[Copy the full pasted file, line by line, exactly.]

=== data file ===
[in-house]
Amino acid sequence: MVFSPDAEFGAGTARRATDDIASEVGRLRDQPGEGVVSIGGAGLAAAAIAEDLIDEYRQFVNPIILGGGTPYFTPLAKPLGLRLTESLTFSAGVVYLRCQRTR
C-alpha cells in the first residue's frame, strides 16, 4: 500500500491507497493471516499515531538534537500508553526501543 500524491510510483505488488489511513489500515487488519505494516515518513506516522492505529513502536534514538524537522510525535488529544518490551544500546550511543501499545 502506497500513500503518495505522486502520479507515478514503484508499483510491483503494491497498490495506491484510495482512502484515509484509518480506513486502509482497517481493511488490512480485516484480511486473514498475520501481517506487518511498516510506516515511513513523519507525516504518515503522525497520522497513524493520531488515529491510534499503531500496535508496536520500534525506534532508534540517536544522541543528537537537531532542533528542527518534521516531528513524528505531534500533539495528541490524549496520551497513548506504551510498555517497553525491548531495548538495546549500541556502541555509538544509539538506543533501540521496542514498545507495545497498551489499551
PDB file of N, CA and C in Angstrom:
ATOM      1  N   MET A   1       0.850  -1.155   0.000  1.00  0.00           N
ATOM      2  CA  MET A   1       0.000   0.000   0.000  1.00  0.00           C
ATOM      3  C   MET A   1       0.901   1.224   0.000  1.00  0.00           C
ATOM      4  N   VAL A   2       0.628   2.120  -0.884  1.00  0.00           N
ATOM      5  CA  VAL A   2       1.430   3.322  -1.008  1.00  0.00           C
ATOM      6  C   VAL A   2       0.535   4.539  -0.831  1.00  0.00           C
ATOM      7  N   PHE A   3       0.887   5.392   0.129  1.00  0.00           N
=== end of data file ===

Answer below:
[in-house]
Amino acid sequence: MVFSPDAEFGAGTARRATDDIASEVGRLRDQPGEGVVSIGGAGLAAAAIAEDLIDEYRQFVNPIILGGGTPYFTPLAKPLGLRLTESLTFSAGVVYLRCQRTR
C-alpha cells in the first residue's frame, strides 16, 4: 500500500491507497493471516499515531538534537500508553526501543 500524491510510483505488488489511513489500515487488519505494516515518513506516522492505529513502536534514538524537522510525535488529544518490551544500546550511543501499545 502506497500513500503518495505522486502520479507515478514503484508499483510491483503494491497498490495506491484510495482512502484515509484509518480506513486502509482497517481493511488490512480485516484480511486473514498475520501481517506487518511498516510506516515511513513523519507525516504518515503522525497520522497513524493520531488515529491510534499503531500496535508496536520500534525506534532508534540517536544522541543528537537537531532542533528542527518534521516531528513524528505531534500533539495528541490524549496520551497513548506504551510498555517497553525491548531495548538495546549500541556502541555509538544509539538506543533501540521496542514498545507495545497498551489499551
PDB file of N, CA and C in Angstrom:
ATOM      1  N   MET A   1       0.850  -1.155   0.000  1.00  0.00           N
ATOM      2  CA  MET A   1       0.000   0.000   0.000  1.00  0.00           C
ATOM      3  C   MET A   1       0.901   1.224   0.000  1.00  0.00           C
ATOM      4  N   VAL A   2       0.628   2.120  -0.884  1.00  0.00           N
ATOM      5  CA  VAL A   2       1.430   3.322  -1.008  1.00  0.00           C
ATOM      6  C   VAL A   2       0.535   4.539  -0.831  1.00  0.00           C
ATOM      7  N   PHE A   3       0.887   5.392   0.129  1.00  0.00           N